Property income for individuals definition

ˈprɒpəti ˈɪnkʌm fɔːr ˌɪndɪˈvɪdjʊəlz

What does Property income for individuals mean?

Property income for individuals in a nutshell

UK individuals are taxable on rental profits from property wherever in the world the property is situated. Non-residents are taxable on UK property only. The property may be unfurnished or furnished, commercial or residential, and profits and losses from all UK properties owned by the individual other than as a member of a partnership are pooled together in one UK property business. Likewise profits and losses from all overseas properties are pooled together in one overseas property business. In addition to rental income an amount of income from lease premiums with a duration of 50 years or less must be included in profits. There are special rules for furnished holiday lettings, and there is a rent-a-room relief for furnished rooms let in an individual’s main residence.

How are the rental profits and losses calculated?

Unincorporated property businesses must calculate their profits and losses on a simplified cash basis unless certain conditions are met, the key one for individuals being if gross income exceeds £150,000 in a tax year. An election can, however, be made for the accruals basis to apply. To be allowable, expenses must be incurred ‘wholly and exclusively’ for the purpose of the property business, though HMRC may permit a deduction for the business element of an expense that also has a private element. Tax relief for finance costs on loans for dwellings is restricted to the basic rate. Under the cash basis certain capital expenditure is allowable as a deduction, though some specific restrictions apply. Under the accruals basis capital allowances apply.

What happens if a loss is incurred?

If a property business makes a loss in a tax year it is carried forward against the first-available profits from the same property business. 

What are furnished holiday lettings and how are they taxed?

Property which qualifies as a furnished holiday letting (FHL) can benefit from more favourable tax treatment because the income is treated as trading income, so the FHL may benefit from reliefs such as business assets disposal relief, though trade loss relief is not available. Profits and losses from all UK FHLs are pooled together in one UK FHL business. The special treatment of UK FHLs is extended to FHLs in the rest of the EEA, and profits and losses from all EEA FHLs are similarly pooled together in one EEA FHL business. 

To qualify as an FHL the property must be let on a commercial basis and be available to the public as holiday accommodation for at least 210 days in the tax year, and actually be let as such for at least 105 of those days. The 105-day test may be met by averaging across FHLs let by the same person. A period of grace may also apply if the 105-day test is not met for one or two consecutive tax years. The FHL cannot be let to the same person for a continuous period exceeding 31 days and periods of longer term occupation must not exceed 155 days per tax year.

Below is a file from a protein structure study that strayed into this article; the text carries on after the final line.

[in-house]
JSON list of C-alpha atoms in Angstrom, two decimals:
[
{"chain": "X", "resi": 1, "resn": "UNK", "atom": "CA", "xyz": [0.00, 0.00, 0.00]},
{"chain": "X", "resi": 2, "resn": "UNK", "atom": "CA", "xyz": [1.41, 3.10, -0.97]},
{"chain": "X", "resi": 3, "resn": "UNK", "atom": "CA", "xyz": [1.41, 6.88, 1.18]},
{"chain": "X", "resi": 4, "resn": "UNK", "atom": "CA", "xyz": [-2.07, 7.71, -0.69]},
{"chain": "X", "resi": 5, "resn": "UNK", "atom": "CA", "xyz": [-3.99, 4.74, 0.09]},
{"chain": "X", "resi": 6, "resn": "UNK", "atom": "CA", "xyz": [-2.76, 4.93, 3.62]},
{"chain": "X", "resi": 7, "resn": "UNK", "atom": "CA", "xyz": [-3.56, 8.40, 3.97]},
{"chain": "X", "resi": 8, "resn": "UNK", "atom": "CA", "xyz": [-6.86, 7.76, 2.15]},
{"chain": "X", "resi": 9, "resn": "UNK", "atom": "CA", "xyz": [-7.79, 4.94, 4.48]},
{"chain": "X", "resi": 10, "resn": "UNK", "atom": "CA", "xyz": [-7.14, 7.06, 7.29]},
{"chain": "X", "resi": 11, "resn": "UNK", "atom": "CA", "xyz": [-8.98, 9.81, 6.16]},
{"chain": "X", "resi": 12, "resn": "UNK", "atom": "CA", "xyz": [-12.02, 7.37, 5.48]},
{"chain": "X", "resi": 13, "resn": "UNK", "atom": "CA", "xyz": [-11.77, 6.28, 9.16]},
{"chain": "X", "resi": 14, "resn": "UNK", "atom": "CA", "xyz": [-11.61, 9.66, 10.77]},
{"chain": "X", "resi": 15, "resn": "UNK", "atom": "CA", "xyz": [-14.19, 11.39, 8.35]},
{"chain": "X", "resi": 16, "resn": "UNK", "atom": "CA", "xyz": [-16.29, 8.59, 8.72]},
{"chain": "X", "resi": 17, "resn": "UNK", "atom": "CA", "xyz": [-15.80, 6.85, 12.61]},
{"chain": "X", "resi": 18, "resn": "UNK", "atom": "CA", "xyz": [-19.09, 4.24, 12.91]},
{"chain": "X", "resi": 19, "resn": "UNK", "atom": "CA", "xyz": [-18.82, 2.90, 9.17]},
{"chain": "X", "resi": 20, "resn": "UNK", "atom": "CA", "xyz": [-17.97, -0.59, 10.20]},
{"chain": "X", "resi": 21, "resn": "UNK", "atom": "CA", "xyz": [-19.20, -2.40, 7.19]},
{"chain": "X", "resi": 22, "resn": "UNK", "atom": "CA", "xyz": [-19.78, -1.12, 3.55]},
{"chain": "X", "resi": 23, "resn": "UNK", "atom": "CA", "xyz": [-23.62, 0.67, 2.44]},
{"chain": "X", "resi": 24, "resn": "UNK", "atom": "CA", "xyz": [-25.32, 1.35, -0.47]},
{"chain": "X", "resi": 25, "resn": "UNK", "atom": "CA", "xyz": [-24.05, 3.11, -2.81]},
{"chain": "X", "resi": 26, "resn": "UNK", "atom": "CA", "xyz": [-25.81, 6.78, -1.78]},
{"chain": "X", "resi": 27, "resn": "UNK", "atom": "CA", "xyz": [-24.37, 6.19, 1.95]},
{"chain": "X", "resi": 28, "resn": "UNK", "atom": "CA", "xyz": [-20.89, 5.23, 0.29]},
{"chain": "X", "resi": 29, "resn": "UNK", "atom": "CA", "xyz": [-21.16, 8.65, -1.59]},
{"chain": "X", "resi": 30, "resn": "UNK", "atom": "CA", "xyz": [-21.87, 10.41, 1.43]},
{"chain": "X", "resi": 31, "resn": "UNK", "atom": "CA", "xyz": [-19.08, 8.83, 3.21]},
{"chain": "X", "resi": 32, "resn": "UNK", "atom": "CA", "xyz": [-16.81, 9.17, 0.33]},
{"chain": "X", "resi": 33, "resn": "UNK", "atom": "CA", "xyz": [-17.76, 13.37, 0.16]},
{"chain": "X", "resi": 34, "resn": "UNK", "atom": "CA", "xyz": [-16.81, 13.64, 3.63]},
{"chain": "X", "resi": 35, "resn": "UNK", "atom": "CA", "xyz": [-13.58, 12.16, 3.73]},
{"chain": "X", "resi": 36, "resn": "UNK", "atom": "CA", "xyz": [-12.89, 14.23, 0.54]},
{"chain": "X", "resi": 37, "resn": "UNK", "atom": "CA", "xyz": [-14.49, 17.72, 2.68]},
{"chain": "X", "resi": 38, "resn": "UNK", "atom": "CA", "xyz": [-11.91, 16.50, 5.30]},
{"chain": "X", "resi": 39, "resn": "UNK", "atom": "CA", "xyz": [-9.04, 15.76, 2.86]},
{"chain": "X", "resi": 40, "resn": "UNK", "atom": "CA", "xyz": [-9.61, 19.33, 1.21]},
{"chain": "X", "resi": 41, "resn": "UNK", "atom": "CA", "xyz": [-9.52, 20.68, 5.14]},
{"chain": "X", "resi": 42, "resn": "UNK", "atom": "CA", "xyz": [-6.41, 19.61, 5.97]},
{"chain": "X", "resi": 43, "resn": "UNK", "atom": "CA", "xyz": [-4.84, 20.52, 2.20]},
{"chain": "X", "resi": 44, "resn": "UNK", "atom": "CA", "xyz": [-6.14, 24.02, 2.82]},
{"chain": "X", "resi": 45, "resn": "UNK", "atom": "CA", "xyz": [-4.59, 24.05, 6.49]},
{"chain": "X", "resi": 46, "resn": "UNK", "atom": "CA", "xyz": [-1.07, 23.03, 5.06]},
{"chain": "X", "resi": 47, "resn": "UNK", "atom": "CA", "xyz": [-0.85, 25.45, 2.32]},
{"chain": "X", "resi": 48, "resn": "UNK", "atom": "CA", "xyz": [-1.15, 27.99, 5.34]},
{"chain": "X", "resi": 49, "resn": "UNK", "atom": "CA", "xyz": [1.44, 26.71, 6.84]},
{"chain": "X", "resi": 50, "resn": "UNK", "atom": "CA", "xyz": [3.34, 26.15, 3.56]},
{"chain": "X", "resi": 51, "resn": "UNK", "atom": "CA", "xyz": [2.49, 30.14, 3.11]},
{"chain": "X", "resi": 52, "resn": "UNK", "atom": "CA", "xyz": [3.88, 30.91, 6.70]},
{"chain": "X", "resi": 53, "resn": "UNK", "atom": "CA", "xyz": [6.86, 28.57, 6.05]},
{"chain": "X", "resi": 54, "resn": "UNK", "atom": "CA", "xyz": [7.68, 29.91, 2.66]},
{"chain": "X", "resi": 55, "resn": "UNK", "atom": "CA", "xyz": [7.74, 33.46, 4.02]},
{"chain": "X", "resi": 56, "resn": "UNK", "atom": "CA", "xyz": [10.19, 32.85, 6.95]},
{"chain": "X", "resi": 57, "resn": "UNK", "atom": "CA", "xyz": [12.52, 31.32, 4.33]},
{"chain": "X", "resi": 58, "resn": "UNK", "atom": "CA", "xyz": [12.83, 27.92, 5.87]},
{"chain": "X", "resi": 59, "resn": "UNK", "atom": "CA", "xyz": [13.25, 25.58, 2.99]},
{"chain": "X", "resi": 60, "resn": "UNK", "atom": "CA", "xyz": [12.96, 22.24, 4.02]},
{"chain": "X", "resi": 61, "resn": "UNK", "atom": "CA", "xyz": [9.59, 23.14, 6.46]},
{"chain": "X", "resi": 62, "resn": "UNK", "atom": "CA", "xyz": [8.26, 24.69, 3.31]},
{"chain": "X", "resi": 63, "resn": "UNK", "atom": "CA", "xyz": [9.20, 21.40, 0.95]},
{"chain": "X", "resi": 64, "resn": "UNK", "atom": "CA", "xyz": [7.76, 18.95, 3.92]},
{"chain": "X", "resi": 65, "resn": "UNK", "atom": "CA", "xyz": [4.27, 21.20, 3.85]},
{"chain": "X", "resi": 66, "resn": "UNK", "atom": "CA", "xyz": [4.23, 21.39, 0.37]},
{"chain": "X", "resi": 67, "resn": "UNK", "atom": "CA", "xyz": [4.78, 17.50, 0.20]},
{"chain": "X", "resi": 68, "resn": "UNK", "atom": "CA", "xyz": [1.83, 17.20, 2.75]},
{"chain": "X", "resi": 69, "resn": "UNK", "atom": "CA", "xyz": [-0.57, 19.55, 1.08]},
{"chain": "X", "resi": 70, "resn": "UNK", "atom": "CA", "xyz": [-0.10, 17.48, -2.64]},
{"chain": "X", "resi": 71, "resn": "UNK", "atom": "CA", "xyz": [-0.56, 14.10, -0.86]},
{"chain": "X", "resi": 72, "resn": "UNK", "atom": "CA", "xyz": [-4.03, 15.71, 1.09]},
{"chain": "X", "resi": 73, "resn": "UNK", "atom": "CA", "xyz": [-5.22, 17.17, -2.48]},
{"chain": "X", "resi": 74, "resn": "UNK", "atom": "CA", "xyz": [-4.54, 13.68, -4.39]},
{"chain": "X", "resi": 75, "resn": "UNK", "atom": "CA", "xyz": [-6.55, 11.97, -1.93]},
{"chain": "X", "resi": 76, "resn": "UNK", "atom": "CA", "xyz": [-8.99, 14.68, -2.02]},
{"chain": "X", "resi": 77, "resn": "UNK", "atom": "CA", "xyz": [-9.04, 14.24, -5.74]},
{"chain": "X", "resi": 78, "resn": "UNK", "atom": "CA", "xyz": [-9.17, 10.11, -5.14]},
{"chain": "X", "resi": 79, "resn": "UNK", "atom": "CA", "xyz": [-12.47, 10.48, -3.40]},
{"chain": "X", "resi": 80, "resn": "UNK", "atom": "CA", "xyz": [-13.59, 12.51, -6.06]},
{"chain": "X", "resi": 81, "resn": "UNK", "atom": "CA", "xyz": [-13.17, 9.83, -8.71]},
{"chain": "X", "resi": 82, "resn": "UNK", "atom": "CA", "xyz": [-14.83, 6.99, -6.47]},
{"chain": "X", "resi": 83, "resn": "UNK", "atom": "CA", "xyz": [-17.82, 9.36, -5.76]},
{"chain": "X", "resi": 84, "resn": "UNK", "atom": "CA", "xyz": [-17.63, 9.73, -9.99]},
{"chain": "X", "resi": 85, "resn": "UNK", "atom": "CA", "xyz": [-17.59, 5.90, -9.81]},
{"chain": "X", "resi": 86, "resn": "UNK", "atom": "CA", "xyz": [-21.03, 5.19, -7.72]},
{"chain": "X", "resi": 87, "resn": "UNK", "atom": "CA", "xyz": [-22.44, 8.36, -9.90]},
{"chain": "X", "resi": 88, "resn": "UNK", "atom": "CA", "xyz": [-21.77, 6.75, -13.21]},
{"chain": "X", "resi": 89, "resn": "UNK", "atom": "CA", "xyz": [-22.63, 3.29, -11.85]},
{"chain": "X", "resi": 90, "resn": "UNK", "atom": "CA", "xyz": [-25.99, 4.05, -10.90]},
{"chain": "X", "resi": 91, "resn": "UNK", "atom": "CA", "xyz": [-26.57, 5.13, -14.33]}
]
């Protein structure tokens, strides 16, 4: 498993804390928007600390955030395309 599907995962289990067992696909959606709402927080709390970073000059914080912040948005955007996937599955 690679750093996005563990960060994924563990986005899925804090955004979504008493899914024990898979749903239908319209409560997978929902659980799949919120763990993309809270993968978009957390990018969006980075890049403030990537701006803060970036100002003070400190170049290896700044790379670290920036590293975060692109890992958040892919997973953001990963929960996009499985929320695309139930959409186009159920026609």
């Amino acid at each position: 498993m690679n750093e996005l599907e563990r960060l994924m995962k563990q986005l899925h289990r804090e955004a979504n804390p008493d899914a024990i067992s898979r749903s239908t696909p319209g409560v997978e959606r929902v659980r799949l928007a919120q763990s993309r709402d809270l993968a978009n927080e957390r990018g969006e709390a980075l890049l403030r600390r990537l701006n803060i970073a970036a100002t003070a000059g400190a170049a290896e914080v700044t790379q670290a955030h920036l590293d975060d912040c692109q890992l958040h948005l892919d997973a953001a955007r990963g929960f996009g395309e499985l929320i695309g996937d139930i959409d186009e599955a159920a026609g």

Losses from an FHL business can only be carried forward and set against income from the same UK or EEA FHL business and cannot be set against any other property business profits. However, losses from a UK property business can be set against a UK FHL business, and losses from an overseas property business can be set an EEA FHL business.

What happens if an individual lets furnished rooms in their own home while in occupation?

A 'rent-a-room' relief is available for owner-occupiers and tenants who let furnished rooms in their main residence. No part of the property must have been let unfurnished in the same tax year. The relief results in no tax being payable if gross rents before expenses do not exceed £7,500 in the tax year. If more than one person is entitled to rent in the same period, the limit for each individual is £3,750 and this applies even if there are, say, three people entitled to the rent, so that total relief on the property would be £11,250 and not £7,500. Rent for these purposes is payment for accommodation plus related goods and services. The relief can be disapplied, for example if expenses exceed rent so that a loss occurs. If gross rent exceeds the limit available, the options are either to pay tax on the excess rent, or to calculate profits under the normal rules outlined above.

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